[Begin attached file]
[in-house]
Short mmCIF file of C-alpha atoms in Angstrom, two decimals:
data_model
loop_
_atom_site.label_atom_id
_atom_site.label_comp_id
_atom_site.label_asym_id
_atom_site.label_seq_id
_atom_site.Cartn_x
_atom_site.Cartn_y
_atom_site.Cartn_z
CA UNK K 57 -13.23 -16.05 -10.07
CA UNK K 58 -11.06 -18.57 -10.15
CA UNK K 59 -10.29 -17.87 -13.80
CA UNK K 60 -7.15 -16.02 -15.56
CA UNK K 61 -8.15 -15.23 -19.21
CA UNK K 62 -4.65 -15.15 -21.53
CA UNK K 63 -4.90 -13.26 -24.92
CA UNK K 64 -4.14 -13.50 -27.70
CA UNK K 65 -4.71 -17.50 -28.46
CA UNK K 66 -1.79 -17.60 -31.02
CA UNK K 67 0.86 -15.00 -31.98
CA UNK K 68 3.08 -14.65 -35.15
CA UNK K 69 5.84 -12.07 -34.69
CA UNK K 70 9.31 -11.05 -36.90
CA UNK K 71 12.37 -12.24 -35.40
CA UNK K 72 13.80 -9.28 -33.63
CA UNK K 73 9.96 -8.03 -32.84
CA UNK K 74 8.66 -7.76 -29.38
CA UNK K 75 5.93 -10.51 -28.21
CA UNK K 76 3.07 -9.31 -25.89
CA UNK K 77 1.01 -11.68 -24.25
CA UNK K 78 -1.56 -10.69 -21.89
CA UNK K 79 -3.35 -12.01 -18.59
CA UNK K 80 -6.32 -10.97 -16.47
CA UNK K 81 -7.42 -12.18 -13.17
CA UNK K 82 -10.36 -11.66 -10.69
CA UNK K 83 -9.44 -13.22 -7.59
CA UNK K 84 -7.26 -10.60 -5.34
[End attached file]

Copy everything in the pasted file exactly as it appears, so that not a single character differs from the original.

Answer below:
[in-house]
Short mmCIF file of C-alpha atoms in Angstrom, two decimals:
data_model
loop_
_atom_site.label_atom_id
_atom_site.label_comp_id
_atom_site.label_asym_id
_atom_site.label_seq_id
_atom_site.Cartn_x
_atom_site.Cartn_y
_atom_site.Cartn_z
CA UNK K 57 -13.23 -16.05 -10.07
CA UNK K 58 -11.06 -18.57 -10.15
CA UNK K 59 -10.29 -17.87 -13.80
CA UNK K 60 -7.15 -16.02 -15.56
CA UNK K 61 -8.15 -15.23 -19.21
CA UNK K 62 -4.65 -15.15 -21.53
CA UNK K 63 -4.90 -13.26 -24.92
CA UNK K 64 -4.14 -13.50 -27.70
CA UNK K 65 -4.71 -17.50 -28.46
CA UNK K 66 -1.79 -17.60 -31.02
CA UNK K 67 0.86 -15.00 -31.98
CA UNK K 68 3.08 -14.65 -35.15
CA UNK K 69 5.84 -12.07 -34.69
CA UNK K 70 9.31 -11.05 -36.90
CA UNK K 71 12.37 -12.24 -35.40
CA UNK K 72 13.80 -9.28 -33.63
CA UNK K 73 9.96 -8.03 -32.84
CA UNK K 74 8.66 -7.76 -29.38
CA UNK K 75 5.93 -10.51 -28.21
CA UNK K 76 3.07 -9.31 -25.89
CA UNK K 77 1.01 -11.68 -24.25
CA UNK K 78 -1.56 -10.69 -21.89
CA UNK K 79 -3.35 -12.01 -18.59
CA UNK K 80 -6.32 -10.97 -16.47
CA UNK K 81 -7.42 -12.18 -13.17
CA UNK K 82 -10.36 -11.66 -10.69
CA UNK K 83 -9.44 -13.22 -7.59
CA UNK K 84 -7.26 -10.60 -5.34